While spending time in western Minnesota’s Big Stone County recently, I came across a lot of talk about food deserts—those places where people don’t have good access to healthy, affordable food. But while interviewing LSP organizer Rebecca Terk for this week’s podcast, an interesting twist emerged: a type of food desert can exist even when plenty of vittles are being raised literally right in people’s backyards. It turns out a transportation system that’s great at putting Florida tomatoes in Minnesota grocery stores in the middle of February isn’t so good at getting green beans from Clinton to Ortonville.
That’s too bad, because as Terk points out, there’s an impressive array of food produced locally in places like Big Stone County, which fits the USDA’s definition of a food desert since a large proportion of the population lives more than five miles from a grocery store.
“There’s a huge amount of food that is produced in this area, whether it be through home gardens, market gardens, truck gardens or whatever. Every shelter belt has a plum tree and farmsteads have apple trees,” she told me. “If food comes from a farm, which it does, and if food comes from gardens and people’s farmsteads, we’re actually quite a huge food production area.”
And a lot of that food is shared amongst friends, neighbors and relatives in transactions where little or no money is exchanged. In effect, such an informal food distribution network provides a significant source of food security for low income residents and people on fixed incomes such as the elderly.
This hyper-localized food system provides ample evidence that rural Minnesota can produce much more than corn and soybeans. The bad news is newer residents to a place like Big Stone County usually don’t have access to this insular network, which is characterized by older people teaching younger ones the skills of raising, preserving, storing and preparing fresh, whole foods. In addition, such a tightly-knit system is limited in its ability to support extensive economic development in the area.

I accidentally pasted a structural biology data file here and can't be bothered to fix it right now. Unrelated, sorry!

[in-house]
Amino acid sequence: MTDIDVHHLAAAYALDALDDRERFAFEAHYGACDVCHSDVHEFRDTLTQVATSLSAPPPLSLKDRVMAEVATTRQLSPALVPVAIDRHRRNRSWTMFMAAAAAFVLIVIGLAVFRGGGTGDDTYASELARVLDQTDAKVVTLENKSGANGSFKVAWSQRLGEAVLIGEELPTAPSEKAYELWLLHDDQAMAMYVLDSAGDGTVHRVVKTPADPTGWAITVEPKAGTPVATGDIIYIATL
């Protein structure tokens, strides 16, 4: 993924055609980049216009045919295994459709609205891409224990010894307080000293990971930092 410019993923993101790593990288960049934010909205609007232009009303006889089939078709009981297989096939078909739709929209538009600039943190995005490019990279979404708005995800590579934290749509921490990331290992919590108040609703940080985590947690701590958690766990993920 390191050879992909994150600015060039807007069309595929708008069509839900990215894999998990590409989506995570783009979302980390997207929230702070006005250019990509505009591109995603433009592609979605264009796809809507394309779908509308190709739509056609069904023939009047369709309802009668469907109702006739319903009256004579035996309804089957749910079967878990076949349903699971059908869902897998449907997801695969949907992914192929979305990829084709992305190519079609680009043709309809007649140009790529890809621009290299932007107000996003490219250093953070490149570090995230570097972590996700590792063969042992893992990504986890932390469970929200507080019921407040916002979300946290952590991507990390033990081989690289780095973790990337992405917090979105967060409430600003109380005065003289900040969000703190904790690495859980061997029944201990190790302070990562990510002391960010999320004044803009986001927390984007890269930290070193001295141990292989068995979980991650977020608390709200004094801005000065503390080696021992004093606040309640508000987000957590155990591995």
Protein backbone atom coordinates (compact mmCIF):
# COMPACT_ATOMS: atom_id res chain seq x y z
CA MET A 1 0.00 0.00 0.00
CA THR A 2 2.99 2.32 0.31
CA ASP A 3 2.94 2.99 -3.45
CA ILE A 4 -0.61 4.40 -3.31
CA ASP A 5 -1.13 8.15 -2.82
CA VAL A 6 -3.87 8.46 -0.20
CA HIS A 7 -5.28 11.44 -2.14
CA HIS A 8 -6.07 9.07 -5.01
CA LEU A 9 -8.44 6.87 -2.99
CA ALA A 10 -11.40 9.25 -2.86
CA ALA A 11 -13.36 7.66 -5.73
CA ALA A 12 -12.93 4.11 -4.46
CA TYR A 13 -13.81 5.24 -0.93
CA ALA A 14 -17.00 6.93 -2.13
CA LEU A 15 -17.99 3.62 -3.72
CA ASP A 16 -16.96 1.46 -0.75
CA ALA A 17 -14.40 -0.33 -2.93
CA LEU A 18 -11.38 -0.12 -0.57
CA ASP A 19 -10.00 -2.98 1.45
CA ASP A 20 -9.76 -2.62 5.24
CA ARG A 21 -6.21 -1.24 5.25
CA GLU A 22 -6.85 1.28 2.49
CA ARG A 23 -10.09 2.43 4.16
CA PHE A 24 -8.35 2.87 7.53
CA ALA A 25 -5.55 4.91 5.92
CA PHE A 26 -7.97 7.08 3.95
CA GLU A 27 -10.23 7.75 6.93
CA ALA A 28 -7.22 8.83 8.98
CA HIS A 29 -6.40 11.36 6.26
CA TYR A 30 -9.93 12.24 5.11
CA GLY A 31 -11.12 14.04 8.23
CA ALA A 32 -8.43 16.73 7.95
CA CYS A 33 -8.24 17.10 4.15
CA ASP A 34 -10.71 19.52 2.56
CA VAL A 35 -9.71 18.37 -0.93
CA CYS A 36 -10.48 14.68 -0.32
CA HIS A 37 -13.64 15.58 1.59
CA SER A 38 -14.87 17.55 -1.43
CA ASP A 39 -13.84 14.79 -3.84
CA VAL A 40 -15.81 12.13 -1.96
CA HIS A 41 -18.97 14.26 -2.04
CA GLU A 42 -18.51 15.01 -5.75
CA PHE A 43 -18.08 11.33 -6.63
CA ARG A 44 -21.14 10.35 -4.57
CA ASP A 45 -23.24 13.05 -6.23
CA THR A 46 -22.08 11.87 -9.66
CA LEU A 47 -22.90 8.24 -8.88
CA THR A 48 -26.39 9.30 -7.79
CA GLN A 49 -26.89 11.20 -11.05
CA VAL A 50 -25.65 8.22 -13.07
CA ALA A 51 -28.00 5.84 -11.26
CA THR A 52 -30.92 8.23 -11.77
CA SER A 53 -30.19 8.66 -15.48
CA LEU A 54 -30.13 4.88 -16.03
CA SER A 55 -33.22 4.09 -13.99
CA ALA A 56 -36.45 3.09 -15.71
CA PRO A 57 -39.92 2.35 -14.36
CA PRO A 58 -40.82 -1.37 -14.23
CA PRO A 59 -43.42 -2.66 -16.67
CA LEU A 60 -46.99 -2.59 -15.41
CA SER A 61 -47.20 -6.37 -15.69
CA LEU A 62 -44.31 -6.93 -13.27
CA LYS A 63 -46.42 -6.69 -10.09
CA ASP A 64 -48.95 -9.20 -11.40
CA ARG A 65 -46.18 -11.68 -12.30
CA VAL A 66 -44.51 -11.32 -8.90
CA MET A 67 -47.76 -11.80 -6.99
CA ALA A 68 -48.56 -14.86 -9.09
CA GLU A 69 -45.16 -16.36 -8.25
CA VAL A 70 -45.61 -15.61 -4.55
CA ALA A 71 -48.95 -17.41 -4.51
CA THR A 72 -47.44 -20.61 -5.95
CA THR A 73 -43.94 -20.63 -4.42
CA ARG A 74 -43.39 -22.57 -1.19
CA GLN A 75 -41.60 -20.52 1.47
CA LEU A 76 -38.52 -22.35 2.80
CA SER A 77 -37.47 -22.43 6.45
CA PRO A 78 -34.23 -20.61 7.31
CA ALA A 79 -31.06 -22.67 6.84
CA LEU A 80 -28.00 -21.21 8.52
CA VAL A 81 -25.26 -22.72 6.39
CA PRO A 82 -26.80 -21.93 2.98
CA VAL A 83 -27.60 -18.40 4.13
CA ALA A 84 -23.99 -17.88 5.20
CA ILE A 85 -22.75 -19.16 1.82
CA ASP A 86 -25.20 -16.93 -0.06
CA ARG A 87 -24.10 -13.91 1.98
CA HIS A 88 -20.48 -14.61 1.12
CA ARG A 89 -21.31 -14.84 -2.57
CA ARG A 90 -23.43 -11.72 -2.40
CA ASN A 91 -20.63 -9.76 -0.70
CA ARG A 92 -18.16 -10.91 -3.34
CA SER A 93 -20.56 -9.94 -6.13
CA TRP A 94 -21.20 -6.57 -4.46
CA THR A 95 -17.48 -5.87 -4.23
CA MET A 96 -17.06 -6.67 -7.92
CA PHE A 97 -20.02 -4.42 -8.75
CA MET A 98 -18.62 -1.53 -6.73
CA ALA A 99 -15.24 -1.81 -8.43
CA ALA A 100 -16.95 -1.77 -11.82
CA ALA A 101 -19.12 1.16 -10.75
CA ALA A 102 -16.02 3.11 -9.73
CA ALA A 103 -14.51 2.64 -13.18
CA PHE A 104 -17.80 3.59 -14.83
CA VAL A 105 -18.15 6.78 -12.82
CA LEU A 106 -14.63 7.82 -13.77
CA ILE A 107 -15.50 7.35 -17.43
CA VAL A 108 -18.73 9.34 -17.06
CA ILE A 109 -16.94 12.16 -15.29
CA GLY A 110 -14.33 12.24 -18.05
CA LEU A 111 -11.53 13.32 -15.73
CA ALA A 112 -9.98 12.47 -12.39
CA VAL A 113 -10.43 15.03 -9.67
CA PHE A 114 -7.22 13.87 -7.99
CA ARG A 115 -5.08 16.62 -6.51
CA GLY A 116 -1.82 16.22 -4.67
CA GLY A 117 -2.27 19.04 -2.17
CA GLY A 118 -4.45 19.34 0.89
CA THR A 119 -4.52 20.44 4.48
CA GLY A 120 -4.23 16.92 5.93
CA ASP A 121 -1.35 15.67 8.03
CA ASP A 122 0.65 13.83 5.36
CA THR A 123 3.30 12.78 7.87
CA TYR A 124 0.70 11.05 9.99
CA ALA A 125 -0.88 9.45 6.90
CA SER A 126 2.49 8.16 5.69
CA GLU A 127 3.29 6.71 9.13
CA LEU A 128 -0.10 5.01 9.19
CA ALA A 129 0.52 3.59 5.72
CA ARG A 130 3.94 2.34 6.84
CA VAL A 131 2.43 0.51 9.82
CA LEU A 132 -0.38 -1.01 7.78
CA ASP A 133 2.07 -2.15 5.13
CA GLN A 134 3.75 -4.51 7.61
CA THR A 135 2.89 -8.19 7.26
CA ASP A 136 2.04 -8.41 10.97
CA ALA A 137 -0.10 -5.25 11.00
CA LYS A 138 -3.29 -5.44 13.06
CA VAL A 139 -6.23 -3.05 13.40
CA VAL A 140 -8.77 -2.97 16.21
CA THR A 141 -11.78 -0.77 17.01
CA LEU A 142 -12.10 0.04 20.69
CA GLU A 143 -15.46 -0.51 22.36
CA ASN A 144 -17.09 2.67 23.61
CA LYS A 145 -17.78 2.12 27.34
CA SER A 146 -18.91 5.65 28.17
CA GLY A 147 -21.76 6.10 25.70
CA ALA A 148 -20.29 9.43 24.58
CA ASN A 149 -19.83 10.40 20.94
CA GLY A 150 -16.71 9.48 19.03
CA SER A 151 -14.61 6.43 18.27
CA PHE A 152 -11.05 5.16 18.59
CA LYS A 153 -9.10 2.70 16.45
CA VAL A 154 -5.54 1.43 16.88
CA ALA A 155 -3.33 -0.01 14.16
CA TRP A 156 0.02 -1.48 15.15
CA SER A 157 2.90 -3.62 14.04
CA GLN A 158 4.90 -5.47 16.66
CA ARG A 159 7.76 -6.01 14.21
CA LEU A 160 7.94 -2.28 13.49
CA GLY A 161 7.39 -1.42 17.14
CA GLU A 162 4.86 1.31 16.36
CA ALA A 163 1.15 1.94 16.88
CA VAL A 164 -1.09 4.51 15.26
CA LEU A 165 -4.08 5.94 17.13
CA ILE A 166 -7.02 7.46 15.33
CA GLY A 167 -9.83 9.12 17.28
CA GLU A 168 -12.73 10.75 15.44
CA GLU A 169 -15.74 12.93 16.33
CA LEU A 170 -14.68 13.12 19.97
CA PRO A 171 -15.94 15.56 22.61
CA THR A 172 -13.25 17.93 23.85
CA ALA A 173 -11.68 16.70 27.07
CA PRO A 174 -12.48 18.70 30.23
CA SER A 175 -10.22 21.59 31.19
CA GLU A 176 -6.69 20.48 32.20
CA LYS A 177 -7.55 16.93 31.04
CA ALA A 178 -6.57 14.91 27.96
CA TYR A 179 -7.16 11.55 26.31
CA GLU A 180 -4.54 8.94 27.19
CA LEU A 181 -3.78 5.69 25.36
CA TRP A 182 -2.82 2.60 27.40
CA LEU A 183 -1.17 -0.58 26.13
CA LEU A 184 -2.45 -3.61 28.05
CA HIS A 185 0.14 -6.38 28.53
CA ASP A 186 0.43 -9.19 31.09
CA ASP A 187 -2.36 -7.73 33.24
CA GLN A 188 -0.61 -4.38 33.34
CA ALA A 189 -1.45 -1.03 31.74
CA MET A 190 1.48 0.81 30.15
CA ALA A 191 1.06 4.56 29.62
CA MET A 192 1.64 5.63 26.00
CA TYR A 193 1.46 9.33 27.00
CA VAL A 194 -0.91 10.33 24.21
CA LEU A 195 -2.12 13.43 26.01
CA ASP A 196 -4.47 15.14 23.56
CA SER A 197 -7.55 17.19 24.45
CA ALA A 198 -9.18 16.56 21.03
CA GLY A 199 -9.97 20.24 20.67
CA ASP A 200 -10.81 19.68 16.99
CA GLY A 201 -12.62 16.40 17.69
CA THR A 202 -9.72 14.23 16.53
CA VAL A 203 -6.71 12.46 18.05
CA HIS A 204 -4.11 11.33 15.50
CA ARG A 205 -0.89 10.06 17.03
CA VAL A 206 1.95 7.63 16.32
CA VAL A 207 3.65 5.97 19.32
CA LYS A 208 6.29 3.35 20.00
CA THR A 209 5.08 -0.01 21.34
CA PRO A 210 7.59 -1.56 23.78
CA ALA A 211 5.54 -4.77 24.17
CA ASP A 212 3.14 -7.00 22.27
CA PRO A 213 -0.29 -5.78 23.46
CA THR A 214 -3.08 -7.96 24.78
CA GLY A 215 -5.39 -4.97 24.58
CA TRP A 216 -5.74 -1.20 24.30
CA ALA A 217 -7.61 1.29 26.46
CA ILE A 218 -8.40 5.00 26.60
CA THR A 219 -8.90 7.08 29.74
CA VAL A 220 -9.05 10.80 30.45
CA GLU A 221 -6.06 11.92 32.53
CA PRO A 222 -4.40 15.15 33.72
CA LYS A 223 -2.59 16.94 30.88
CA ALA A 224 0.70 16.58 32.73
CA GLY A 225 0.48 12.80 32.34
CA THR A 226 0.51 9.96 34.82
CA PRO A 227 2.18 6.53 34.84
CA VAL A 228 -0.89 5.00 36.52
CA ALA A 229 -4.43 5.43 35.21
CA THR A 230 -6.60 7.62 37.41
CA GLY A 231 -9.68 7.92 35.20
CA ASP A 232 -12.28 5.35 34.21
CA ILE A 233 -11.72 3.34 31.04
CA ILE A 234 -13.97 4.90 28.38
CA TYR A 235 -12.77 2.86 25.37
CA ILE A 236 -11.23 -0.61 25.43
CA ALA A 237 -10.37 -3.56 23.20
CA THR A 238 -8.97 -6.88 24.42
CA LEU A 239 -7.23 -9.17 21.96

That’s why, as we covered in this blog last week, one idea is to use a vacant restaurant on the Main Street of the tiny town of Clinton as a place where food handling skills can be taught and inter-generational connections re-forged.
But Big Stone County can’t be its only customer if local food is to generate wealth in the region in the long term. Like most counties in Minnesota’s farming region, its rich soil can produce much more fruits, vegetables and livestock products than can be consumed locally. That’s why it’s so critical to have a transportation system that is as good at getting potatoes from a farm in Beardsley to a store in Graceville as it is at shipping those taters to the Twin Cities.
“We need to figure out what to do with that excess,” said Terk. “That’s where we get into discussions of that infrastructure that’s needed for storage, for aggregation, distribution—all of those questions that are really huge everywhere in local foods work.”
Especially with today’s volatile fuel prices, transportation is no longer something that can be taken for granted, said Terry VanDerPol.
“When farmers began developing these direct-from-the-farm markets a few years ago, the attitude was, ‘Do whatever it takes to make it work,’ ” said VanDerPol, who, along with being LSP’s Community Based Food Systems Director, is also a beef producer who direct markets. “But as this sector of the economy grows and matures, it’s become clear activities such as transportation can benefit from closer scrutiny and maybe even some pooling of resources.”
Farmers are finding that the hours (and resources) spent hauling the fruits of their labor would be much better spent on the farm doing what they do best: raising food. So during the past year, LSP has been holding workshops for farmers to help them determine first, how much it’s costing them to haul product from Point A to Point B, and second, what options there may be in their region for spending less time behind the wheel.
Figuring this transportation issue out could go a long ways toward making some of our food deserts a little more green.